Gasp! Someone Disagrees about the Matrix!

I read your article about the Matrix, and disagree. When I saw the movie, I recognized a strongly Gnostic strain in it. I will grant you that it is incarnational, but the Gnostic elements (salvation by knowledge, the deep alienation – to quote Voegelin – of the characters, the quest for arcane powers, etc.) are unmistakable.

I think that the early Gnostics disdain for the body was not necessarily central to their philosophy, but rather the source of their alienation. This implies that modern Gnostics need not be anti-incarnational to be Gnostic.

Or so it seems to me.

I can see your point and I certainly don’t go to the mat trying to prove they are artists trying to make a Christian point, much less inspired prophets. I freely grant there is something of an admixture of the normal sci-fi gnosticism there. But the enormous reliance on Christian and Paschal themes is too pronounced and too careful to be an accident either. You got yer John the Baptist (Morpheus). Ya got yer Judas Iscariot (the bald guy, whose name I can’t remember). Ya got yer Trinity. The very first words in the film (on the computer screen) are from the baptismal liturgy “Wake up, Neo” (“Awake sleeper, rise from the dead, and Christ will shine on you.”) Ya got your demons (Agents Smith et al). Ya got your liberation from this world of lies. Ya got yer Incarnation, baptism, death, resurrection (at the kiss of the Trinity), descent into hell and destruction of hell from within. Ya even got yer Ascension.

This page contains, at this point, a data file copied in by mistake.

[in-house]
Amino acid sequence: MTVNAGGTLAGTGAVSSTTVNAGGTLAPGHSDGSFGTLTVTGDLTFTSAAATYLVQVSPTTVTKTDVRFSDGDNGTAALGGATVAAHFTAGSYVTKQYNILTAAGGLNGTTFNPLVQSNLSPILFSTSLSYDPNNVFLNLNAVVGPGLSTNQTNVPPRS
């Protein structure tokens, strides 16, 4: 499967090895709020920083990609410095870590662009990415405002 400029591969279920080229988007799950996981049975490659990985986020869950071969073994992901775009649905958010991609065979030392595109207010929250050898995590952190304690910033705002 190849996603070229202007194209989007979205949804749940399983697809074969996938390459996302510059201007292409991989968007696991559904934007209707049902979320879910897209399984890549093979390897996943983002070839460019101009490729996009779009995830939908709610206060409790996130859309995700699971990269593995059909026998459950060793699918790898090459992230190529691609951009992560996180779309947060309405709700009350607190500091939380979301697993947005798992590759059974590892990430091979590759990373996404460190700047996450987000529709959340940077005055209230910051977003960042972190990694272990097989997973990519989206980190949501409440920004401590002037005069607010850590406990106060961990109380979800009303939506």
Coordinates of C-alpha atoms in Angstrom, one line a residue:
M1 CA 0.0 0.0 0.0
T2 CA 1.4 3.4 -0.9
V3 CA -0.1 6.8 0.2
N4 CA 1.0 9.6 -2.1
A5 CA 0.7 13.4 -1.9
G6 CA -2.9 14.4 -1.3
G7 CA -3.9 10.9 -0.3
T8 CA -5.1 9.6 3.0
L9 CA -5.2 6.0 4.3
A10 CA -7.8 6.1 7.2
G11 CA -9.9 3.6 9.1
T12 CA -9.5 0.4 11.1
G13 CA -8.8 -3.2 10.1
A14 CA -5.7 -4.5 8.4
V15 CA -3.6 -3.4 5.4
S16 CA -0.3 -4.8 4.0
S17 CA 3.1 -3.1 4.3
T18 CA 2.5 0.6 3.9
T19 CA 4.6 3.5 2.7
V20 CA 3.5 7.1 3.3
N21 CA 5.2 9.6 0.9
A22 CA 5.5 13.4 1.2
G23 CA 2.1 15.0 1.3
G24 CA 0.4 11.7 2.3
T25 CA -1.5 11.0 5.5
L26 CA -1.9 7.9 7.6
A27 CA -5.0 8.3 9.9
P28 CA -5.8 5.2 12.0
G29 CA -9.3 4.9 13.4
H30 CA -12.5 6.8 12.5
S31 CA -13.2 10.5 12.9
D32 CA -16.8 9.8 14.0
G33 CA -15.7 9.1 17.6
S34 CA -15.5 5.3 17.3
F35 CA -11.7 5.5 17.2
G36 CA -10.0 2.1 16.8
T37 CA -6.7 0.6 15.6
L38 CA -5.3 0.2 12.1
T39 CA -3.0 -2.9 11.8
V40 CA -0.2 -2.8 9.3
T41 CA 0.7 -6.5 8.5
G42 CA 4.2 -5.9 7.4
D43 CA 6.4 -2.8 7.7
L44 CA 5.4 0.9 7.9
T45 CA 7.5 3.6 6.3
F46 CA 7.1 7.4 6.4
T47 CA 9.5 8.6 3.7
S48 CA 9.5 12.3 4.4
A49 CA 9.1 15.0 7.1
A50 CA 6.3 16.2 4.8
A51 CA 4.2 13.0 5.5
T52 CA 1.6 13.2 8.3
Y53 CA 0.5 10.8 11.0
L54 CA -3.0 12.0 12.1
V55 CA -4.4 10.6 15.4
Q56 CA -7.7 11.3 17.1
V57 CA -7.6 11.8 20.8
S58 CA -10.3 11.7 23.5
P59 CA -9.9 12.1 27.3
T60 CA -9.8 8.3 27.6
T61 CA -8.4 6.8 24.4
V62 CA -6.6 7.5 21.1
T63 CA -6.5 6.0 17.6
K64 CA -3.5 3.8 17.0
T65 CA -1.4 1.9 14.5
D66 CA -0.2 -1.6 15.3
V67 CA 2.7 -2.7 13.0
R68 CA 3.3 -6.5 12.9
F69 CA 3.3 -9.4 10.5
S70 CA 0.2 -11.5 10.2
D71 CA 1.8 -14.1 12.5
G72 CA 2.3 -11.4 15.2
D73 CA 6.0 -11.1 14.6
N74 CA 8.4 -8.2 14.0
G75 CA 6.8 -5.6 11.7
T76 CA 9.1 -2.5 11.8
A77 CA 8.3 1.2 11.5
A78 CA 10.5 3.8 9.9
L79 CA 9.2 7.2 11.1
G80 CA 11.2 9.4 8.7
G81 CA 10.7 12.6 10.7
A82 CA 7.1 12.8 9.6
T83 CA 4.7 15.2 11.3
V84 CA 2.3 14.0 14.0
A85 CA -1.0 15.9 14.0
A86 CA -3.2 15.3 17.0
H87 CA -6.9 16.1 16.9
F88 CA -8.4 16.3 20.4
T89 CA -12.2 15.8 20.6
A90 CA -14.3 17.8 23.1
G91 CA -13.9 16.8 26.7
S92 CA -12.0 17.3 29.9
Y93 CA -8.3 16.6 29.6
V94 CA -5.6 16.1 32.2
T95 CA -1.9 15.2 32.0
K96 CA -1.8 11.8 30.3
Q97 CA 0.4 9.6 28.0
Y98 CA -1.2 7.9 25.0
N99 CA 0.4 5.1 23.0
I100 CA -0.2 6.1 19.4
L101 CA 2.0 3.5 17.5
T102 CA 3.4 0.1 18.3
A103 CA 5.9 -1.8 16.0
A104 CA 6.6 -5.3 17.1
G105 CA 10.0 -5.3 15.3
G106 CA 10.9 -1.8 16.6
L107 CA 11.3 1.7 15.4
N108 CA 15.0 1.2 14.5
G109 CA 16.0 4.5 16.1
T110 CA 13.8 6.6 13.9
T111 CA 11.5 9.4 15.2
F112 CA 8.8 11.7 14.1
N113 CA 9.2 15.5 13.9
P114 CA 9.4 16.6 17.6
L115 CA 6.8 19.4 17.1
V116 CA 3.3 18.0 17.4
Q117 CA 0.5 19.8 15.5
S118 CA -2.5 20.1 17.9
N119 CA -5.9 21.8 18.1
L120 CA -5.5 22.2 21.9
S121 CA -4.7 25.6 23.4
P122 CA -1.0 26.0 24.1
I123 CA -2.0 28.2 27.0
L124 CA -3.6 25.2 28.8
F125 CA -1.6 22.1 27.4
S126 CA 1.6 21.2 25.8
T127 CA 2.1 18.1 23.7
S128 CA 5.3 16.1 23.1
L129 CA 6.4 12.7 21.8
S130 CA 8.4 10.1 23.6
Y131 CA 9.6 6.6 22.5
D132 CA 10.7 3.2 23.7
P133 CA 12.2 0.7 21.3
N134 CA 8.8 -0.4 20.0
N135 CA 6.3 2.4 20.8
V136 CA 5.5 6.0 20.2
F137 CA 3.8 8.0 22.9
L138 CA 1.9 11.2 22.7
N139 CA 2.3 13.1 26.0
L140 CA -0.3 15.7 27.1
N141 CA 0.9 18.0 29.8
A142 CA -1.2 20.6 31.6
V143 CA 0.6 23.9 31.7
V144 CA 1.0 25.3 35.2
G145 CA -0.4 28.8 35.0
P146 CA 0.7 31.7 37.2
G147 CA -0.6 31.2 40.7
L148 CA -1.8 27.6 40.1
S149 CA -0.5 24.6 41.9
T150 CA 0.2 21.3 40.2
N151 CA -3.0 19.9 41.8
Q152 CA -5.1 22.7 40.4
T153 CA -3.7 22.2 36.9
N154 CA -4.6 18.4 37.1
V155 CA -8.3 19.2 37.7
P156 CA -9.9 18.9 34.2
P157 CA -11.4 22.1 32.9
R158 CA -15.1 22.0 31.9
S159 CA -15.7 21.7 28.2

Yeah, there’s a lot of other stuff thrown in, Alice in Wonderland, anime violence, the Oracle at Delphi, etc. But the Paschal theme is simply too obvious not to be intentional.

I’m not sure I buy the idea that gnosticism can be incarnational. I’ve never seen it be so. There’s always a hostility to creation at the root of it, in my experience. Also, the idea of some element of secret knowledge is present in Christianity, though always with the caveat that “what I whisper in the ear you will shout from the housetops.”

Anyway, interesting note! Thanks!